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Conformation of a single polyelectrolyte in poor solvents.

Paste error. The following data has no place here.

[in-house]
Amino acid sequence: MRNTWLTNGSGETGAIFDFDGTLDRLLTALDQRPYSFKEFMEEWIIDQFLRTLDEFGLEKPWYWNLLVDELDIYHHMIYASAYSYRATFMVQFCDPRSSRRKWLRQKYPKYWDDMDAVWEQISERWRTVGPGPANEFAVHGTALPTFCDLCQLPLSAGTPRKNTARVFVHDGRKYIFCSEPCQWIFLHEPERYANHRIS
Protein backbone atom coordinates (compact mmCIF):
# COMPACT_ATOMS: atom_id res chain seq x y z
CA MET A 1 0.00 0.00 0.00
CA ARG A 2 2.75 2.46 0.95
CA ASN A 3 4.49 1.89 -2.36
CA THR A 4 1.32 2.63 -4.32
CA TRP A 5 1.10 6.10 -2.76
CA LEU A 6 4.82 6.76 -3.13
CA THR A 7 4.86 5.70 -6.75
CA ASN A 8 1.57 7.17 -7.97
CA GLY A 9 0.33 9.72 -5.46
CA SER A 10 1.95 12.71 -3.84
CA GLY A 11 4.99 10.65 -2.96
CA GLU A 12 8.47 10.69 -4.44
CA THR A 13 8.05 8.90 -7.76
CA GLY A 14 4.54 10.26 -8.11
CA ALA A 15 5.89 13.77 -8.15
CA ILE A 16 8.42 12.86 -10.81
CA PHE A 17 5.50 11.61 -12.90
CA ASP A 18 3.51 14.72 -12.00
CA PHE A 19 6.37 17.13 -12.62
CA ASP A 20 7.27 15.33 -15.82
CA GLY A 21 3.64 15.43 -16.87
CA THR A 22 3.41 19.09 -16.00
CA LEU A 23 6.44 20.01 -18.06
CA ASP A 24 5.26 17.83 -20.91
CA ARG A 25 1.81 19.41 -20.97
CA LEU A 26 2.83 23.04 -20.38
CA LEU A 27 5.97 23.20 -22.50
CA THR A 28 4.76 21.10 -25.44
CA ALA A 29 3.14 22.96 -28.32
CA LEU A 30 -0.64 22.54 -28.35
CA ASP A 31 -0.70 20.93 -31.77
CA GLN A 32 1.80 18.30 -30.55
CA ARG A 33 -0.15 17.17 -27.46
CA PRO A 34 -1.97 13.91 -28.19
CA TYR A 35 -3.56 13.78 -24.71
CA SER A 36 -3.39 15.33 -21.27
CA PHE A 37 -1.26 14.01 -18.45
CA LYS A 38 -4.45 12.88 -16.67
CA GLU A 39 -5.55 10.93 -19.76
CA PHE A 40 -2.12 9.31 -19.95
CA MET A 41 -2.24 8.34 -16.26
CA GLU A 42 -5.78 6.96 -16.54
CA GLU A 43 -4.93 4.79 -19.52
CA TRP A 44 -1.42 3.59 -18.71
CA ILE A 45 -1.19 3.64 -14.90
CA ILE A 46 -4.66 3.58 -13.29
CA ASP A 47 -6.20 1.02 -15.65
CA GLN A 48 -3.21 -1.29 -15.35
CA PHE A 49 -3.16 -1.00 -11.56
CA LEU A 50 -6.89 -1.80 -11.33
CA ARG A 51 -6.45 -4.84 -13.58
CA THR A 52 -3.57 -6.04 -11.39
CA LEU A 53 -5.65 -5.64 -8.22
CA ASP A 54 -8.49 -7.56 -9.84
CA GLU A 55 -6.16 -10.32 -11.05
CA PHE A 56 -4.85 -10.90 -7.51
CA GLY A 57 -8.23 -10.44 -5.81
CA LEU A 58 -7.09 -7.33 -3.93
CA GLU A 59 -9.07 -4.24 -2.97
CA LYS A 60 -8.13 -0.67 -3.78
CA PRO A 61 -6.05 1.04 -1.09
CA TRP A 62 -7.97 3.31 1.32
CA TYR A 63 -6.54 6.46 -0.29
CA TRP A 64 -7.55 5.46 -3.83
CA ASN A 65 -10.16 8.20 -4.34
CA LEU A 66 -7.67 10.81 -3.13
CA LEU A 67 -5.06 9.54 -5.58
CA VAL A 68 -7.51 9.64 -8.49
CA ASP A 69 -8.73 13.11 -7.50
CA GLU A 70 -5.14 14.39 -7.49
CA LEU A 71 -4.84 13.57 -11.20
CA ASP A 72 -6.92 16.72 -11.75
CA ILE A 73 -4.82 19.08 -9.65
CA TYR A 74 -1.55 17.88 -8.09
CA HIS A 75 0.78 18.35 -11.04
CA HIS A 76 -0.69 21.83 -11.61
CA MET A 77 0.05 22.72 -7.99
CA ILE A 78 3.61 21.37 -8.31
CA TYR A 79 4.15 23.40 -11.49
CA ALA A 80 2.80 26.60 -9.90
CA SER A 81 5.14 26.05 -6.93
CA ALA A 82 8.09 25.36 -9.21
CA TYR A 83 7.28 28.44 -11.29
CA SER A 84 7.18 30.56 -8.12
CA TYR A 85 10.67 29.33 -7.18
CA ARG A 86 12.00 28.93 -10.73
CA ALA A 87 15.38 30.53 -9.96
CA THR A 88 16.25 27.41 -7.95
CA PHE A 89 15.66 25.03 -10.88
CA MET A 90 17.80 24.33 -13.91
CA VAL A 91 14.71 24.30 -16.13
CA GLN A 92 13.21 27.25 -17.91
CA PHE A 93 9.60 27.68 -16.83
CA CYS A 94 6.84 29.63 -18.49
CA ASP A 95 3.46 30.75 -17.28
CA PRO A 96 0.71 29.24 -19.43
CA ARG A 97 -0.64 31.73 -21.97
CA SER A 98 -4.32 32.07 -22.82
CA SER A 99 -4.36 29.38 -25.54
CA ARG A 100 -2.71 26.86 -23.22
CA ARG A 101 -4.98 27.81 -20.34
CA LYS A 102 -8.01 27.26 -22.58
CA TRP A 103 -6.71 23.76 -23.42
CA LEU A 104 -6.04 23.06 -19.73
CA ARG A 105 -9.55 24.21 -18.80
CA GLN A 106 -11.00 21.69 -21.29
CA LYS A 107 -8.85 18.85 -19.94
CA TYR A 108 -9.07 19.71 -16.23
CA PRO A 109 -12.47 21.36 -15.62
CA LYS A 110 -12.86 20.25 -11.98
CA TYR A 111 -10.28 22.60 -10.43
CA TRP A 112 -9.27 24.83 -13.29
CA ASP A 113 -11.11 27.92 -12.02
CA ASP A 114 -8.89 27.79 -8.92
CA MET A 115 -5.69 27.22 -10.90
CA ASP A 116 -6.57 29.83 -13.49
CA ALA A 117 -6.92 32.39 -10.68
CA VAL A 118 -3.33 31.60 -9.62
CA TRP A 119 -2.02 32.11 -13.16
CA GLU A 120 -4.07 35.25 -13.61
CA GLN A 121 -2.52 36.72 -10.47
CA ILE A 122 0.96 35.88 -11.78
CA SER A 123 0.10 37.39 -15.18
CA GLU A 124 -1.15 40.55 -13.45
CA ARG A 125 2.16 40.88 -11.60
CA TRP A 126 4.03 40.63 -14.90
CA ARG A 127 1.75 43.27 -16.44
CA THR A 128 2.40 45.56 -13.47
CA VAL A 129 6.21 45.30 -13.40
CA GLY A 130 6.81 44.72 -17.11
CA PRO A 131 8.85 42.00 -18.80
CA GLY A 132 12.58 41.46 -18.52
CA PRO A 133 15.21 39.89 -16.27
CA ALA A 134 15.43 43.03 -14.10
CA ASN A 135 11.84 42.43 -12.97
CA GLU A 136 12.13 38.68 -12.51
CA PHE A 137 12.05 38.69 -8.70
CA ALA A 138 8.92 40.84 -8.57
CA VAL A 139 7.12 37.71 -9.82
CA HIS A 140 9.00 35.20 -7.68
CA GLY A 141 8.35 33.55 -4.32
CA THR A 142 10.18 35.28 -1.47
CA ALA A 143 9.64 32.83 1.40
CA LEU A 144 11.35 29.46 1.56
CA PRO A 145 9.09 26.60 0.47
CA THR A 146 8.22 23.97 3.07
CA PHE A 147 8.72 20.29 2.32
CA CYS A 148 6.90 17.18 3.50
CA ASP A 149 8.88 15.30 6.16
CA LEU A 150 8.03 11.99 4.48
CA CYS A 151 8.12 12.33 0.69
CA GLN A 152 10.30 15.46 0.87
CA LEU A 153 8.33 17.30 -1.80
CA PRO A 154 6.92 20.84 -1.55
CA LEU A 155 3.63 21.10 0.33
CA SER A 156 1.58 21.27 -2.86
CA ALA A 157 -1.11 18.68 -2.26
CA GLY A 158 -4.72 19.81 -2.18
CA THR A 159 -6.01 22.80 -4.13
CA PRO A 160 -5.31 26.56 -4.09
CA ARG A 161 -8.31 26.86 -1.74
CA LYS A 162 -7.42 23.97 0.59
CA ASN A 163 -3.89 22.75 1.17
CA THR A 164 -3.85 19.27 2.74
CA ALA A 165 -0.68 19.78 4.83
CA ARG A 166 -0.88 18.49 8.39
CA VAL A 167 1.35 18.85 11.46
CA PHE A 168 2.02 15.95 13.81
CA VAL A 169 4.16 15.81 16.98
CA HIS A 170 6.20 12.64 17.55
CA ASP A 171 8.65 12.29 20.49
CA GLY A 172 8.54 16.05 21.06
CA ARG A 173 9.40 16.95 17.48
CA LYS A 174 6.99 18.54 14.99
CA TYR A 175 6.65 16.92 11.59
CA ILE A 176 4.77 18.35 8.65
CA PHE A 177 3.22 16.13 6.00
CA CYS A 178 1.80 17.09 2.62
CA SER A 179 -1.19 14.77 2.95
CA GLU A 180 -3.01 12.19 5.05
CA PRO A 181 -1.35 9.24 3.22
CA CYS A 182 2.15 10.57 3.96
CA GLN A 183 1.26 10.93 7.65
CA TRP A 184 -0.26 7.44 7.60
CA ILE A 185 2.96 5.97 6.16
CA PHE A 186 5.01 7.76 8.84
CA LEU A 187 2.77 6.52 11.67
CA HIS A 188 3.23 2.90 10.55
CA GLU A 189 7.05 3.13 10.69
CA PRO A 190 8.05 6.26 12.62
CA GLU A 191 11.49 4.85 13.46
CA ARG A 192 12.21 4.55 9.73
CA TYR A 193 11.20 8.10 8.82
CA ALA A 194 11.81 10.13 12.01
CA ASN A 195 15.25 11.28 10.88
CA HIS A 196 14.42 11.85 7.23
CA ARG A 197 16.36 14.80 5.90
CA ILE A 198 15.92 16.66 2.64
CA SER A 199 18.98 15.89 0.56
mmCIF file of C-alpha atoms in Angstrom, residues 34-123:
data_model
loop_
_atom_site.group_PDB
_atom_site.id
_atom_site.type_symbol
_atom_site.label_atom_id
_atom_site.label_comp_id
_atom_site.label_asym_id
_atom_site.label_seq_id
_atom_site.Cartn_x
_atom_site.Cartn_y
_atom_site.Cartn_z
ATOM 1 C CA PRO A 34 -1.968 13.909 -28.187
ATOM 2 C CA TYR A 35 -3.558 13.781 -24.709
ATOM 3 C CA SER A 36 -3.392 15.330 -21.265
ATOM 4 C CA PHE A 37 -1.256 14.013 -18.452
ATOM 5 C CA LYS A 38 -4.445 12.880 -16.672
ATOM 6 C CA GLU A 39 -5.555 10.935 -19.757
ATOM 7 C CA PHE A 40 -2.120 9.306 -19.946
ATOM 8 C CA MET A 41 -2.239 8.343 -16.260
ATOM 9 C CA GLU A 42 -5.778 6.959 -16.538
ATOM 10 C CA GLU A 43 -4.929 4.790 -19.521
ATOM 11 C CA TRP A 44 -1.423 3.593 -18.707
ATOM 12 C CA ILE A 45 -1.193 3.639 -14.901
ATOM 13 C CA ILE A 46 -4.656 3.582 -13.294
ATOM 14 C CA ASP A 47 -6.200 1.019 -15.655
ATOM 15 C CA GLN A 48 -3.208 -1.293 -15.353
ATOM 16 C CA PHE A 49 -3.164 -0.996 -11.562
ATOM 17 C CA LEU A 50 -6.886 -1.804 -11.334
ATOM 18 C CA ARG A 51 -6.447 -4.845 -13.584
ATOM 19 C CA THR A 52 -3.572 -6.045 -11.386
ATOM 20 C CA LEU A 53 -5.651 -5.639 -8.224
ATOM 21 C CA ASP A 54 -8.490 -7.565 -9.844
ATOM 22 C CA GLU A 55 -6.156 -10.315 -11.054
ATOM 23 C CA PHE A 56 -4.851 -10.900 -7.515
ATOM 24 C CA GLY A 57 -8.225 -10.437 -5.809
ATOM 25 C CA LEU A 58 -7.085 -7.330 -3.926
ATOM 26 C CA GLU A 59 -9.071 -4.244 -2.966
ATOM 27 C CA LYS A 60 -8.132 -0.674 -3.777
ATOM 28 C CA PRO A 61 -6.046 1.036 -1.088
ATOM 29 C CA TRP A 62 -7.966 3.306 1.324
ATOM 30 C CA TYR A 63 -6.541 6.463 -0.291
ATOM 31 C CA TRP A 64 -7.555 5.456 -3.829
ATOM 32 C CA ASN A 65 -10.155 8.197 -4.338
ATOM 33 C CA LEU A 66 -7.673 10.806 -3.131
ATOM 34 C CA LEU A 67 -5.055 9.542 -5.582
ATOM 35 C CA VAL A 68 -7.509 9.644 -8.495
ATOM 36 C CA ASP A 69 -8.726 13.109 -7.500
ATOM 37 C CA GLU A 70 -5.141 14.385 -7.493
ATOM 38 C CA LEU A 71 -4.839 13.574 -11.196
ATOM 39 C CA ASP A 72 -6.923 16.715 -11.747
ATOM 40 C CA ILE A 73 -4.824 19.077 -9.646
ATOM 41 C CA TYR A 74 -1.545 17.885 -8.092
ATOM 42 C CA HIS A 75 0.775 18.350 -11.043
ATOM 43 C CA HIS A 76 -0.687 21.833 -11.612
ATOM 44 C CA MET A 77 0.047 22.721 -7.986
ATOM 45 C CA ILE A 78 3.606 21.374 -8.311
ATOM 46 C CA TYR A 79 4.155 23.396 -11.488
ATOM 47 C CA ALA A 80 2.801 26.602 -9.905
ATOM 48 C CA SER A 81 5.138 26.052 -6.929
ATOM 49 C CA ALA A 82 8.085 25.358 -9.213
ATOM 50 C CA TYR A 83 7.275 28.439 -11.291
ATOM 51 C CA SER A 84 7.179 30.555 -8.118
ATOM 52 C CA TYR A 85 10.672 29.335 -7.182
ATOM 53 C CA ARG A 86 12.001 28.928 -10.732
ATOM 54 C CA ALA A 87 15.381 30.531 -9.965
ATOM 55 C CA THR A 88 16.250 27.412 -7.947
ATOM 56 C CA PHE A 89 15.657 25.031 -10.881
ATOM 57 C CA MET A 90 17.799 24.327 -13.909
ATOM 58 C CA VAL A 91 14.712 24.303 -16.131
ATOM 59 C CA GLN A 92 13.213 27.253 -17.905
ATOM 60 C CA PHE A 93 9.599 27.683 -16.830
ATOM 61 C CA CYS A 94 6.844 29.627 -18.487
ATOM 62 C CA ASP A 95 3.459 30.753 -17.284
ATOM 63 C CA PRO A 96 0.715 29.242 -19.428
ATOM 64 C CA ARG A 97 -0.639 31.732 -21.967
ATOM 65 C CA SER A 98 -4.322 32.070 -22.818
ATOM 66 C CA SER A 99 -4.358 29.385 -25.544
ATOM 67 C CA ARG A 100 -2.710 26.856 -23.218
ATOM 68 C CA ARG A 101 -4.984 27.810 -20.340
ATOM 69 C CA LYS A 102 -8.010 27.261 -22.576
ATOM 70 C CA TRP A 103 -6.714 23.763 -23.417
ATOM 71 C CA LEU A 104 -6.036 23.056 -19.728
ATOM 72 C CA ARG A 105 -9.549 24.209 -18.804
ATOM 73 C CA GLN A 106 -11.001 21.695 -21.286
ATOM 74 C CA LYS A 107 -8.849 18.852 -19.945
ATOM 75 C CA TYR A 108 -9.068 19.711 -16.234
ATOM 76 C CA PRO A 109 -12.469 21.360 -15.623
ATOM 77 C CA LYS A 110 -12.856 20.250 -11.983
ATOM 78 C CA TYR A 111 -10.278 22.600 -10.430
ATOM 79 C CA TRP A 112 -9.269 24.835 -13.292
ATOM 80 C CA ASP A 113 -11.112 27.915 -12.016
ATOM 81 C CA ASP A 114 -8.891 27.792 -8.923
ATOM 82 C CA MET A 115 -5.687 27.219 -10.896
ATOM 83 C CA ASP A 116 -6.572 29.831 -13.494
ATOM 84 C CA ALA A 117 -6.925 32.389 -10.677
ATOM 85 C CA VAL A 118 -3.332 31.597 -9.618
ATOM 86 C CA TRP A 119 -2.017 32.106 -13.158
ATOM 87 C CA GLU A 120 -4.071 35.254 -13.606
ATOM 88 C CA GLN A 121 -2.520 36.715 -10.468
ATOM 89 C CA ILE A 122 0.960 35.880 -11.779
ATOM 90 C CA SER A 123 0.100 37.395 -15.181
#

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Understanding the conformation of a polyelectrolyte (PE) is not only a fundamental challenge in polymer science but also critical for understanding the folding and aggregation of proteins. Here, we develop a theory by systematically including the electrostatic interactions into the self-consistent field theory for polymers to study the conformational behaviors of a single PE in poor solvents. As the backbone charge fraction of the PE increases, our theory predicts that the spherical globule (Sph) can either be elongated to a series of pearl-necklace (PN) structures or be flattened to two novel structures that have not been reported before: biconcave red cell and toroid. While the PN structures are stable conformations, the two fattened structures are metastable. We find that the cylindrical globule, the stability of which is under debate, is an unstable structure. The signature of the PN structures obtained by our calculation is less pronounced than that reported by other theoretical works due to the continuous change in the curvature from the pearl to the necklace, which, however, is in good agreement with the results from molecular simulations and neutron scattering experiments. In addition, our theory reveals different characteristics of the globule to PN transition: the transition from the Sph to the PN with double pearls is discontinuous, whereas those from adjacent PN structures are continuous at finite salt concentrations. Furthermore, we observe different scaling behaviors: the string width is not a constant as a thermal blob but decays as the backbone charge fraction increases.

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